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Researchers create superefficient 'inexact' chip

Posted: 18 May 2012     Print Version  Bookmark and Share

Keywords:computer chip  microchips  pruning technology 

A group of researchers have showcased what they claim as a super-efficient "inexact" computer chip that "challenges the industry's 50-year pursuit of accuracy."

"In terms of speed, energy consumption and size, inexact computer chips like this prototype, are about 15 times more efficient than today's microchips," the researchers claim.

The research, which earned best-paper honours at the 'ACM International Conference on Computing Frontiers' in Italy, was led by Indian-origin scientists Krishna Palem, who serves as director of the Rice-NTU Institute for Sustainable and Applied Infodynamics (ISAID).

According to Palem, the design improves power and resource efficiency by allowing for occasional errors. "It is exciting to see this technology in a working chip that we can measure and validate for the first time," he stated. "Our work since 2003 showed that significant gains were possible, and I am delighted that these working chips have met and even exceeded our expectations."

The concept is deceptively simple: Slash power use by allowing processing components—like hardware for adding and multiplying numbers—to make just a few mistakes, Palem noted. By managing the probability of errors and limiting which calculations produce errors, the designers claim they can simultaneously cut energy demands while dramatically boosting performance.

One example of the inexact design approach is "pruning," or trimming away some of the rarely used portions of digital circuits on a microchip. Another innovation, "confined voltage scaling," trades some performance gains by taking advantage of improvements in processing speed to further cut power demands.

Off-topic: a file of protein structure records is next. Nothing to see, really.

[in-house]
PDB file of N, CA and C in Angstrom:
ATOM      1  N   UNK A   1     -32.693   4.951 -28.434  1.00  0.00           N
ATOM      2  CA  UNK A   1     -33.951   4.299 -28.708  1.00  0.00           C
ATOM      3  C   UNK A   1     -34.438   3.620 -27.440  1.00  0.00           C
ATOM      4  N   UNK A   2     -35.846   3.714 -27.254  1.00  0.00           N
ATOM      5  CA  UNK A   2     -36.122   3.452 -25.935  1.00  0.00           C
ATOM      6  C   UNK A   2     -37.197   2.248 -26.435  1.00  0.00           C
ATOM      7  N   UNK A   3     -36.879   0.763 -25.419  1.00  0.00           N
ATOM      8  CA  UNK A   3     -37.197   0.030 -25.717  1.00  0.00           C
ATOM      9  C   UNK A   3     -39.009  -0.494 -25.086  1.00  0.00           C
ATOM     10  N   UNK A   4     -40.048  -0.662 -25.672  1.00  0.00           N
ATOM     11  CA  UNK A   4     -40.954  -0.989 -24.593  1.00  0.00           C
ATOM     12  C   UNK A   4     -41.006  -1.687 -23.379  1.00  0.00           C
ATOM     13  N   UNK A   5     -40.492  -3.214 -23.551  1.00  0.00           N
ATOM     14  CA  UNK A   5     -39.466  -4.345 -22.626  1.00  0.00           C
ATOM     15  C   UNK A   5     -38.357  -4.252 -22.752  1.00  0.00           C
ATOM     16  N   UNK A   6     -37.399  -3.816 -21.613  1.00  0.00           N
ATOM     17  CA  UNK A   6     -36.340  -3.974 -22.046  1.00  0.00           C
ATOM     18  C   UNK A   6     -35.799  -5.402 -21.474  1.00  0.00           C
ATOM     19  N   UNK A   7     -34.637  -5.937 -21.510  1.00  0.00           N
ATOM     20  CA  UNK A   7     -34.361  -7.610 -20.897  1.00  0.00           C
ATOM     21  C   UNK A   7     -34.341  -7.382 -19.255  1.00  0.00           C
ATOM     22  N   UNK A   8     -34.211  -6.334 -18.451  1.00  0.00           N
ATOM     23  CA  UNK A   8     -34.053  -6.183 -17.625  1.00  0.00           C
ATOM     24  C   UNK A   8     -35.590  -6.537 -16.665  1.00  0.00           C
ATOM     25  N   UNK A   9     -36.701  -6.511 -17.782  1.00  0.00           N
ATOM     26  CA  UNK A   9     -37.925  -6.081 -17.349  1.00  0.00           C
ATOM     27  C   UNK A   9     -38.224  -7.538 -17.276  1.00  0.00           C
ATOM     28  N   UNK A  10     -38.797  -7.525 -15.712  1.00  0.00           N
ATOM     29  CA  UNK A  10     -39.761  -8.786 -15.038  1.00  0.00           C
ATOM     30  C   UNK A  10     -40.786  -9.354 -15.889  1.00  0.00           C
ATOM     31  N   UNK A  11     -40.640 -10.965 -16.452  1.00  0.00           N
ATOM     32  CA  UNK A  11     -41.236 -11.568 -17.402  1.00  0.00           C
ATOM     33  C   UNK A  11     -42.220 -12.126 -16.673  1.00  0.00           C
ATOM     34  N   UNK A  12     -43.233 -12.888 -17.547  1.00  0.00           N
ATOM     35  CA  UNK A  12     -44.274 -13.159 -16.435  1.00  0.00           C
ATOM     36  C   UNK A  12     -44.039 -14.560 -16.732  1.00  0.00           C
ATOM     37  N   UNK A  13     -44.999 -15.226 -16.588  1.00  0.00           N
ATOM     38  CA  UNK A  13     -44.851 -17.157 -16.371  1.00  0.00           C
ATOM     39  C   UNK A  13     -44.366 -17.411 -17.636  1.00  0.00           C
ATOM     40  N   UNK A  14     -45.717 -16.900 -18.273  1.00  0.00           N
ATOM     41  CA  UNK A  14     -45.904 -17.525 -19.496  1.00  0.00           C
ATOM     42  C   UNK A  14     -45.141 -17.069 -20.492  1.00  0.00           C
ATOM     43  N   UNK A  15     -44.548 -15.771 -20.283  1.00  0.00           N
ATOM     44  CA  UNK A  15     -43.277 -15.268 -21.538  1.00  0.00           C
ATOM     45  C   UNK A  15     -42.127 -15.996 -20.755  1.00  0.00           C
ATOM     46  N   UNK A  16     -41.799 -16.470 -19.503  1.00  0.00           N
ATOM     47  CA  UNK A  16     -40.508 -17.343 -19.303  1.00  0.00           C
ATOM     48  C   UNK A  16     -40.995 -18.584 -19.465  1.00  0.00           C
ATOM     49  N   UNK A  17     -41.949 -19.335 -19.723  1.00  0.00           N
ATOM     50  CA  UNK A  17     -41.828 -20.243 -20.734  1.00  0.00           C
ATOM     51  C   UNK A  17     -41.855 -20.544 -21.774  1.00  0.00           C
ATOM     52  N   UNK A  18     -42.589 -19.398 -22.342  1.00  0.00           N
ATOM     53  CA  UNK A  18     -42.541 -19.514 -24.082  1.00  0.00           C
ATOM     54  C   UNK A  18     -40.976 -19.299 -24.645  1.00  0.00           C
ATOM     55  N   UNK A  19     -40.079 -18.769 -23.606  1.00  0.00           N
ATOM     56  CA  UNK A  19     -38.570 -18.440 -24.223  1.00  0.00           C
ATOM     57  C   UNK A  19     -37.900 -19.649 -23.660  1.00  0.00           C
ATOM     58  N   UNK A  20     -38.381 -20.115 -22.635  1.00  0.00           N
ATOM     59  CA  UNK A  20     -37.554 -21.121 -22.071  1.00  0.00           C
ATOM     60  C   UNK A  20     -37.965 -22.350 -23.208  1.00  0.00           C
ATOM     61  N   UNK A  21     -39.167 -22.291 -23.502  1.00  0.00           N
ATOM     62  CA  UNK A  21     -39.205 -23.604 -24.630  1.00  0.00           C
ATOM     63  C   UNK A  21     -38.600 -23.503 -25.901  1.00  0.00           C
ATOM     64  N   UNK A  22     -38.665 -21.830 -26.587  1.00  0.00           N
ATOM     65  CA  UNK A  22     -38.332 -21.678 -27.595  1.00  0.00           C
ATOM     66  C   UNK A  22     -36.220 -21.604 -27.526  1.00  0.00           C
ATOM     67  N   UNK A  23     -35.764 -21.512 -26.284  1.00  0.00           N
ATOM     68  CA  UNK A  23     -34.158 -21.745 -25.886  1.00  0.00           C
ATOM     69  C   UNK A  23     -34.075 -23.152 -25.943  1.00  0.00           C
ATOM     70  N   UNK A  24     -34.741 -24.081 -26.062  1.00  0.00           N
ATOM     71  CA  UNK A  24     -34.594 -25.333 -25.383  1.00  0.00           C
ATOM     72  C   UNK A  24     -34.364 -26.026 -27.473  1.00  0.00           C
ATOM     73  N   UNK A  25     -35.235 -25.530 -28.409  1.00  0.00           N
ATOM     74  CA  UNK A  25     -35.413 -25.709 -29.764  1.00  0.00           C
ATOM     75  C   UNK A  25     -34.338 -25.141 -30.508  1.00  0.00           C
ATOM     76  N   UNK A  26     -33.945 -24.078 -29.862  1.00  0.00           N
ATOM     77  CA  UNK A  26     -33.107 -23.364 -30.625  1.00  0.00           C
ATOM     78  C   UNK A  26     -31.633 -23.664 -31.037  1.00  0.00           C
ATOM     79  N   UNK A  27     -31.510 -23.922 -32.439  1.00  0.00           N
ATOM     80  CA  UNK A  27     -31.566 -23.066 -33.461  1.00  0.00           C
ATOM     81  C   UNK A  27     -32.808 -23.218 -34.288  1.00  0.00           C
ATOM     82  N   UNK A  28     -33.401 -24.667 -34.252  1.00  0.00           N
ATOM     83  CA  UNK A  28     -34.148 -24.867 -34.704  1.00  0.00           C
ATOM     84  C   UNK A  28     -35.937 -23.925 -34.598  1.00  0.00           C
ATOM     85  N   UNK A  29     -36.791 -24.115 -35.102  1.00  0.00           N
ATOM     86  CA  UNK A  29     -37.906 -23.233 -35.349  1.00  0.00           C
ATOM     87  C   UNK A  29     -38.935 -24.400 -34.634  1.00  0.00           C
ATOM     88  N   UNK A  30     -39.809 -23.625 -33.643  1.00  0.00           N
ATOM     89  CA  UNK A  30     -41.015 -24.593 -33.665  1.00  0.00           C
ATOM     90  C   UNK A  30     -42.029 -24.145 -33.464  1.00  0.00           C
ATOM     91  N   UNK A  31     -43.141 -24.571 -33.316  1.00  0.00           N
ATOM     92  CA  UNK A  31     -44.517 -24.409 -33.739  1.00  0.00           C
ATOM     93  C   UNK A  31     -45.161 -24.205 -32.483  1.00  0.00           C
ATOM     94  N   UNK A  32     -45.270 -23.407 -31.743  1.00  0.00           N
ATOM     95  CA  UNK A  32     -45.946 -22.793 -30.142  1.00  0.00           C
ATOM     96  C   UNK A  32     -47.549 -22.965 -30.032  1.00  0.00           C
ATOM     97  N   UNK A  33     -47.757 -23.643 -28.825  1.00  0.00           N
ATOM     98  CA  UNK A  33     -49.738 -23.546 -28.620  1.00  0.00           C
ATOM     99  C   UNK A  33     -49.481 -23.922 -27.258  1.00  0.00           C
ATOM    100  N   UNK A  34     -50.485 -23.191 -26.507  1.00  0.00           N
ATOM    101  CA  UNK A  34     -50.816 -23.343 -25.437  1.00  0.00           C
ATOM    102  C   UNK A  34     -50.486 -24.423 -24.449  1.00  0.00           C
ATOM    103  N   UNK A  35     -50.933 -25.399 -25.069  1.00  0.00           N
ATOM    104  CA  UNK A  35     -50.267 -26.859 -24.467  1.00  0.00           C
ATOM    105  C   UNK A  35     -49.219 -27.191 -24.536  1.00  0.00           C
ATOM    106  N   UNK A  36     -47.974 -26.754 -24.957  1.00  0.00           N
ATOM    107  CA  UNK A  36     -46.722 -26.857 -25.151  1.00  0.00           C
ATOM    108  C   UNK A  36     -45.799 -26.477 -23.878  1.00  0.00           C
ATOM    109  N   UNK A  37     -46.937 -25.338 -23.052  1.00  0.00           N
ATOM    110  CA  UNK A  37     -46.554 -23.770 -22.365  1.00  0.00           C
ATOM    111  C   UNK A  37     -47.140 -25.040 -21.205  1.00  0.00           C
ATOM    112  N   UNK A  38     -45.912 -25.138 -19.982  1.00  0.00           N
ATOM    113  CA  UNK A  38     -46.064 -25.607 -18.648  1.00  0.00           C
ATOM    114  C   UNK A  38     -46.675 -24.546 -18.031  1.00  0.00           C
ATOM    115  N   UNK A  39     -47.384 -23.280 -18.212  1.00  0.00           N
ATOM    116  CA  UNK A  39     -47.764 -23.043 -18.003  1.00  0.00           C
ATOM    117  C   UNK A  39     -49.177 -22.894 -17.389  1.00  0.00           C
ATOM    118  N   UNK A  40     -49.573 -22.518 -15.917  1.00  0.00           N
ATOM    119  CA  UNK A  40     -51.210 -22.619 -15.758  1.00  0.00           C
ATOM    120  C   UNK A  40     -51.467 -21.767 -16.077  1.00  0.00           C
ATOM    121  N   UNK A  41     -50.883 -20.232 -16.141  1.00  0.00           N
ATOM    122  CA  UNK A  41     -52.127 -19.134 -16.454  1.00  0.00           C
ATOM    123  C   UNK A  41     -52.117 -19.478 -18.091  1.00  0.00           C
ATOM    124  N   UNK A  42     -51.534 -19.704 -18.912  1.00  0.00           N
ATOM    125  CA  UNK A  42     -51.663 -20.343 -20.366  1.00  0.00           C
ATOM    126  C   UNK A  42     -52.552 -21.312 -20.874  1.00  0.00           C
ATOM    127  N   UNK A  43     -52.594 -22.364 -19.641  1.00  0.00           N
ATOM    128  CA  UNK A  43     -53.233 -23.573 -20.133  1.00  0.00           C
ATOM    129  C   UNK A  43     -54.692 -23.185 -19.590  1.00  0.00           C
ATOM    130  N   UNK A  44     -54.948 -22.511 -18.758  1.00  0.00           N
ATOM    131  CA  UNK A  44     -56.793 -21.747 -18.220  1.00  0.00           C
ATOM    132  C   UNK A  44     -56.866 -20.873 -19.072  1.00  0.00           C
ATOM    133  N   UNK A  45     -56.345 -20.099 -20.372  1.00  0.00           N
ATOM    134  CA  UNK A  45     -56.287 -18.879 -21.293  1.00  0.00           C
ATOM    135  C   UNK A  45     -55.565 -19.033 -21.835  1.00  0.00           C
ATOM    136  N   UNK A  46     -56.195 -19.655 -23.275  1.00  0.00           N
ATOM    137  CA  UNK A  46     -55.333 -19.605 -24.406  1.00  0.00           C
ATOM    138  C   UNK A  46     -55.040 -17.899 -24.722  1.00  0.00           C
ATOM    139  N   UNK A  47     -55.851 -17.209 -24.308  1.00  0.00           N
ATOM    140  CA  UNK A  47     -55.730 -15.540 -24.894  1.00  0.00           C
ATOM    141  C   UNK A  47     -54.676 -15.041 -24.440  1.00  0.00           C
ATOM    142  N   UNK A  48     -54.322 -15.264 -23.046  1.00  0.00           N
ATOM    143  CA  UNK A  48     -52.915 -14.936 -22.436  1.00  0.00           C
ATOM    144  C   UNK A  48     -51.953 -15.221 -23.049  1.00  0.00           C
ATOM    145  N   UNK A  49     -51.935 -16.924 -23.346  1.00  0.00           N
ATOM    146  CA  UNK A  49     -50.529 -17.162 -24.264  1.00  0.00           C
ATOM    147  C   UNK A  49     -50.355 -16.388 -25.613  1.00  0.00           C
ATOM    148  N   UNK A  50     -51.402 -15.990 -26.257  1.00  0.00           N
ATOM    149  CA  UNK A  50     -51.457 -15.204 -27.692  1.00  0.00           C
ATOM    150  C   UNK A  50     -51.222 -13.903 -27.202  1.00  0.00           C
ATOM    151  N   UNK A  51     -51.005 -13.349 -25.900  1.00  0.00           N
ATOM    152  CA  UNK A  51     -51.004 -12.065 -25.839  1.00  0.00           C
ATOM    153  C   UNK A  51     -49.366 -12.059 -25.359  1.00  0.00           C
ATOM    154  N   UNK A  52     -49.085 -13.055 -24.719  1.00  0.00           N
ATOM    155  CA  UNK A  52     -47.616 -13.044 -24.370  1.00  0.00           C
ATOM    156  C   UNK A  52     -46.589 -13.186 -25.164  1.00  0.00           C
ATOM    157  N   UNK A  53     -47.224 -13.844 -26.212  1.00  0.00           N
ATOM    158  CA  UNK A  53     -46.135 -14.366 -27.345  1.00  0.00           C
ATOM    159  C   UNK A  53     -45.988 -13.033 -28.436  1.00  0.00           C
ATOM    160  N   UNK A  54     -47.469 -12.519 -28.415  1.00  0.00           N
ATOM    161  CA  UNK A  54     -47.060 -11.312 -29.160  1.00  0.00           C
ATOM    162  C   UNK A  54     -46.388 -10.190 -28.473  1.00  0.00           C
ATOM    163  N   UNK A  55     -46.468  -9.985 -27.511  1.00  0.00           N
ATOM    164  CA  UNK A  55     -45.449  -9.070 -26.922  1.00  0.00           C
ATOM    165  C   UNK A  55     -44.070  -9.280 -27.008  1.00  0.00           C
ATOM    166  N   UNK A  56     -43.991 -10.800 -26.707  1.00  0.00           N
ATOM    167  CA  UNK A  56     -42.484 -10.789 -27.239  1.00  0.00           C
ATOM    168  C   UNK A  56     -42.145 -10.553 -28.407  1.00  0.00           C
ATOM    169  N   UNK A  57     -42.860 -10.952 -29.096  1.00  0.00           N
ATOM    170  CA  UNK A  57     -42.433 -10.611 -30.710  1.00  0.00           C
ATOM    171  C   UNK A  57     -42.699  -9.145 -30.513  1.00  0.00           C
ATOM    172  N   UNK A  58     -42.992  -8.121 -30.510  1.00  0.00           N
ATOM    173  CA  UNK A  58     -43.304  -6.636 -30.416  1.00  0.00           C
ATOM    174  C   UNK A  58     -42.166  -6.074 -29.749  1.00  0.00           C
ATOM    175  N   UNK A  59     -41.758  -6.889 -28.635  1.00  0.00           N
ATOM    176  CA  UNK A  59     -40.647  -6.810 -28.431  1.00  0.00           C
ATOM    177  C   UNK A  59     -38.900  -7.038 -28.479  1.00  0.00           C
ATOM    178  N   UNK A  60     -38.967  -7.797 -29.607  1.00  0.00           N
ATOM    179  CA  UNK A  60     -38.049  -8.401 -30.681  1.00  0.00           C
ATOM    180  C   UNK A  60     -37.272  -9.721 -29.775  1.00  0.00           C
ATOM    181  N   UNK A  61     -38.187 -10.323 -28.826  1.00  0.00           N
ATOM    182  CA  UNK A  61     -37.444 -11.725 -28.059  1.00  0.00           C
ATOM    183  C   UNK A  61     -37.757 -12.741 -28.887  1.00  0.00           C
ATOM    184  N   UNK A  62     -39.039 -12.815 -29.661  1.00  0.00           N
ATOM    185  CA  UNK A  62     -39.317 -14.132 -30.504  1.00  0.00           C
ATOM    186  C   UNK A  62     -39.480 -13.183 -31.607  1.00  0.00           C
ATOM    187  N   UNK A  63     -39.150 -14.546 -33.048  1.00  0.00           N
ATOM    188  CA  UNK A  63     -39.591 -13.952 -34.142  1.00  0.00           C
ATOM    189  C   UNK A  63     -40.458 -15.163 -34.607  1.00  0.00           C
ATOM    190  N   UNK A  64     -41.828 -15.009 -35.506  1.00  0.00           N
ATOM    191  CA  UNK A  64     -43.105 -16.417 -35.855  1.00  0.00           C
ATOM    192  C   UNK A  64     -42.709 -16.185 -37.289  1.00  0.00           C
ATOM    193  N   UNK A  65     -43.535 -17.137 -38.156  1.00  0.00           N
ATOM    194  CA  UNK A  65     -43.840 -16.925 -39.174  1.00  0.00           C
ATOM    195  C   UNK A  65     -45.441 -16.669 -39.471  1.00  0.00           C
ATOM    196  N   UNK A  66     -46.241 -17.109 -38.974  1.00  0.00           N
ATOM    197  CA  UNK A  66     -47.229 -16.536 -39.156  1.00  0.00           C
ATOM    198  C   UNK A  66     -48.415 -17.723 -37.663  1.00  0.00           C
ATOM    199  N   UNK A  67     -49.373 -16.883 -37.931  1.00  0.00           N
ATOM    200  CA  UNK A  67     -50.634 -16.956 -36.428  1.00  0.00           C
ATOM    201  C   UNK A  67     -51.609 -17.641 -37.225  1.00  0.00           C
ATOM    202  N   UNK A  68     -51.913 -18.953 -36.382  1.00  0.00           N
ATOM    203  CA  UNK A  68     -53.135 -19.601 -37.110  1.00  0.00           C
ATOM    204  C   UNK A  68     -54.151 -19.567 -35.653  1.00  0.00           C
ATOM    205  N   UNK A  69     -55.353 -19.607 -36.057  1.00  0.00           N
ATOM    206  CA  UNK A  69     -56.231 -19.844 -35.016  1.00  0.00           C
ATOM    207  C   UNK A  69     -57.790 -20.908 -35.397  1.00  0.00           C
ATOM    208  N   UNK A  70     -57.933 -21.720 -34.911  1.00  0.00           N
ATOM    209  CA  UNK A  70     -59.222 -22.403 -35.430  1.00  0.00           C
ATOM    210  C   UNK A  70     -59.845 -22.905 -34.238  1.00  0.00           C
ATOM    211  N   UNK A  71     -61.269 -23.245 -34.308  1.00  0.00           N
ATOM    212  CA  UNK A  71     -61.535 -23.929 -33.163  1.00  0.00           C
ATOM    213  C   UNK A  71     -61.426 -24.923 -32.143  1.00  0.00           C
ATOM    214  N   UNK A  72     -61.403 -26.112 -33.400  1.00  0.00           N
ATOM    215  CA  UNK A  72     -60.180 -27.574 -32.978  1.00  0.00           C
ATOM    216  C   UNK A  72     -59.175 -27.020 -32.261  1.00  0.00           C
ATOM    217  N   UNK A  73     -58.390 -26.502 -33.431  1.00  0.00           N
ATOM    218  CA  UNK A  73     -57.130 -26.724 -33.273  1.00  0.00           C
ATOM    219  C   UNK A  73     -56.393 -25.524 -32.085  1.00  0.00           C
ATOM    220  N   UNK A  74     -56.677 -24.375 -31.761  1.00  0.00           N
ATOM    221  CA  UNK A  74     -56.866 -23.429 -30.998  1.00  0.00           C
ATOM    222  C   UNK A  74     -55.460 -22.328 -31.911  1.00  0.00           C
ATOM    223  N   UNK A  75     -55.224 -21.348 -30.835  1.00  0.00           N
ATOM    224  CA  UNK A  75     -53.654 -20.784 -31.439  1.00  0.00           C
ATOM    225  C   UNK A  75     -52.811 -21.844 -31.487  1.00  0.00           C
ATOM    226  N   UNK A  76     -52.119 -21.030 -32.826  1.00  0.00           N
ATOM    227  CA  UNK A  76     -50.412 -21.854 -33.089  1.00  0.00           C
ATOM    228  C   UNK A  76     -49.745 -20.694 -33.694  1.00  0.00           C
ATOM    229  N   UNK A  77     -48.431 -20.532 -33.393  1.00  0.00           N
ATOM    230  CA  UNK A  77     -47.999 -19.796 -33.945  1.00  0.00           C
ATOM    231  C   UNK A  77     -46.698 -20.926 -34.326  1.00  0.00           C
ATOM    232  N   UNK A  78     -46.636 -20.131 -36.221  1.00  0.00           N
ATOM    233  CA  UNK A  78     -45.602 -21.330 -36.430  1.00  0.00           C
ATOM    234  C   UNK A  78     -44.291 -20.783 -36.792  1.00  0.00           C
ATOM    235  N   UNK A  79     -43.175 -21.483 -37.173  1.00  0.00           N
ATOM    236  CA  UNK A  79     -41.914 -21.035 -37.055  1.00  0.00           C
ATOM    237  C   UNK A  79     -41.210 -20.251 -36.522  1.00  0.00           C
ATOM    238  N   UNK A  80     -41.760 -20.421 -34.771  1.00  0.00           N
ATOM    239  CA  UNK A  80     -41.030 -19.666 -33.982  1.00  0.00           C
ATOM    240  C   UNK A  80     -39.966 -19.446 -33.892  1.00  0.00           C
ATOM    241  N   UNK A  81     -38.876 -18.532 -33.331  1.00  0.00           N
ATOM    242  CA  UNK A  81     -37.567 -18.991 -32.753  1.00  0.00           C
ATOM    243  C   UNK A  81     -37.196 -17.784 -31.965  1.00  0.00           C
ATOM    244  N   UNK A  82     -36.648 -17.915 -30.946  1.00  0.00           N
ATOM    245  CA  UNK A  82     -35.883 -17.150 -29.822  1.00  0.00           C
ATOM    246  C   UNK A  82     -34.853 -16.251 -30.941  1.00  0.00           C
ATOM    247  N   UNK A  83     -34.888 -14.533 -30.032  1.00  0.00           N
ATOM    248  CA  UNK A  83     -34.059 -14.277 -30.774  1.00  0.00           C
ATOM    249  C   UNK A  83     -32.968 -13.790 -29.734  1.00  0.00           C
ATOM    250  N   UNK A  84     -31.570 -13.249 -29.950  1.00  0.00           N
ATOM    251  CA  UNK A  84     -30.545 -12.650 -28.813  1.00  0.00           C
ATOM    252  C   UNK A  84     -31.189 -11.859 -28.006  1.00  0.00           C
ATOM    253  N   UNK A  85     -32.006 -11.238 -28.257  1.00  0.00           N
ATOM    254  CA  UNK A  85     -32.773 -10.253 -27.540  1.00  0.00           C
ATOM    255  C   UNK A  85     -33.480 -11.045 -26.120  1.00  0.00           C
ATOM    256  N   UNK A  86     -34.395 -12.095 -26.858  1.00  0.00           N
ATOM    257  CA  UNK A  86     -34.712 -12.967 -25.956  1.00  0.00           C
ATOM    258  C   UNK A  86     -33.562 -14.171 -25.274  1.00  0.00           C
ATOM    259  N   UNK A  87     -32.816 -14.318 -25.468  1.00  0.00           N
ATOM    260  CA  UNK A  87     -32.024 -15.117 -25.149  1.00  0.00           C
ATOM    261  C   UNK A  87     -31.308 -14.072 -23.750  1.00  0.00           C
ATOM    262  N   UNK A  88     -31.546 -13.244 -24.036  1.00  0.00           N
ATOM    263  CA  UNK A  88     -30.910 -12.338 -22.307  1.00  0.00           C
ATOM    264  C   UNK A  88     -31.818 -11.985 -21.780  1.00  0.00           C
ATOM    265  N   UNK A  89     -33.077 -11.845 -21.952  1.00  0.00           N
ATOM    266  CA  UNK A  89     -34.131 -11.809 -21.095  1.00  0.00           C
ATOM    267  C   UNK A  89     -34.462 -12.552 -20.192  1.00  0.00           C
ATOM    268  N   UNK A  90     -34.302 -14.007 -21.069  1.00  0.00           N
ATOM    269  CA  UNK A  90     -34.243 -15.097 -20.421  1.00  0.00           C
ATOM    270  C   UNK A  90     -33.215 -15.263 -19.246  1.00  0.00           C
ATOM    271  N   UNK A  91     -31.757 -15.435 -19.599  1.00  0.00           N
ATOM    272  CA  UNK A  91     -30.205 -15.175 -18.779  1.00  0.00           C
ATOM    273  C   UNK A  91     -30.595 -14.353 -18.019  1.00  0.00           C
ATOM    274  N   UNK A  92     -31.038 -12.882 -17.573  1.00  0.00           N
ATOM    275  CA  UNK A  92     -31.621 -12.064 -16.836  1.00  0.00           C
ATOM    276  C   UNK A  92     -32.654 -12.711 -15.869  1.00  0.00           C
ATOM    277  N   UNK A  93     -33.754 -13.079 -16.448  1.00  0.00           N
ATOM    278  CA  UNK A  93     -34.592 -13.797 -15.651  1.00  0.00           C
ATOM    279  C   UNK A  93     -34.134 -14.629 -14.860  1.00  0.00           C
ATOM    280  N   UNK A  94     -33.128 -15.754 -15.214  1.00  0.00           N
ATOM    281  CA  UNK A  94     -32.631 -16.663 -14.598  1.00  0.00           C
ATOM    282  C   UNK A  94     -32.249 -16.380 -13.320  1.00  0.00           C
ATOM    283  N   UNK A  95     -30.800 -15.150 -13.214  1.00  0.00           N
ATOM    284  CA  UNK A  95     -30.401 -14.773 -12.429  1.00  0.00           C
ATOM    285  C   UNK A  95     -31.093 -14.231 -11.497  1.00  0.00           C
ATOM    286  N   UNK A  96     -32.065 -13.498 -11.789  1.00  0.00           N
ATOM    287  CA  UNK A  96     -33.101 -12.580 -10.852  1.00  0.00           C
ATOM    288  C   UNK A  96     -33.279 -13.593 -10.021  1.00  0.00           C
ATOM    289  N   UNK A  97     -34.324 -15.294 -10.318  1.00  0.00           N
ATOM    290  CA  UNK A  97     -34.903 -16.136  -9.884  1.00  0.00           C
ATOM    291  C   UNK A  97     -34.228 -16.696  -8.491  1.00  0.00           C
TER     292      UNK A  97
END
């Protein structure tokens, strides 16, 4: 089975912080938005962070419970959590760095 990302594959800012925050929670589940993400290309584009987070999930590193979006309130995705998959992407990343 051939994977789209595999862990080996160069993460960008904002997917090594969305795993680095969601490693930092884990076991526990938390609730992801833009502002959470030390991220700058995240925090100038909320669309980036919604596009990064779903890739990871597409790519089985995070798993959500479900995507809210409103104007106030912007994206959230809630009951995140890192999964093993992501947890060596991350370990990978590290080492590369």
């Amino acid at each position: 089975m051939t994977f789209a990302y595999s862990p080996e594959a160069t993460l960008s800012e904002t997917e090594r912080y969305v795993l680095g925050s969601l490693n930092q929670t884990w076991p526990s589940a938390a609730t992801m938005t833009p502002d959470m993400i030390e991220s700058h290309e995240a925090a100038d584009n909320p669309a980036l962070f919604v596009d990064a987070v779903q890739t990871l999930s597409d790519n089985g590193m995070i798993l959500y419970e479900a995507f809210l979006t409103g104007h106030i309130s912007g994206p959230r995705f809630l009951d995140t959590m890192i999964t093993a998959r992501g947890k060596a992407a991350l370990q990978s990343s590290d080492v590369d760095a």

In their initial simulated tests in 2011, the researchers showed that pruning some sections of traditionally designed microchips could boost performance in three ways: the pruned chips were twice as fast, used half as much energy and were half the size.

"In the new study, the team delved deeper and implemented their ideas in the processing elements on a prototype silicon chip."

"In the latest tests, we demonstrated that pruning could cut energy demands 3.5 times with chips that deviated from the correct value by an average of 0.25 per cent," said study co-author Avinash Lingamneni, a Rice graduate student. "When we factored in size and speed gains, these chips were 7.5 times more efficient than regular chips. Chips that got wrong answers with a larger deviation of about 8 per cent were up to 15 times more efficient."

Project co-investigator Christian Enz of Switzerland's Centre for Electronics and Microtechnology (CSEM) added, "Particular types of applications can tolerate quite a bit of error. For example, the human eye has a built-in mechanism for error correction. We used inexact adders to process images and found that relative errors up to 0.54 per cent were almost indiscernible, and relative errors as high as 7.5 per cent still produced discernible images."

Initial applications for the pruning technology is expected to be in application-specific processors, such as special-purpose "embedded" microchips like those used in hearing aids, cameras and other electronic devices.

It is to be noted that the inexact hardware is also a key component of ISAID's 'I-slate' educational tablet, which is designed for Indian classrooms with no electricity and too few teachers.

The hardware and graphic content for the I-slate are being developed in tandem. Pruned chips are expected to cut power requirements in half and allow the I-slate to run on solar power from small panels similar to those used on handheld calculators.

Palem said the first I-slates and prototype hearing aids to contain pruned chips are expected by 2013.





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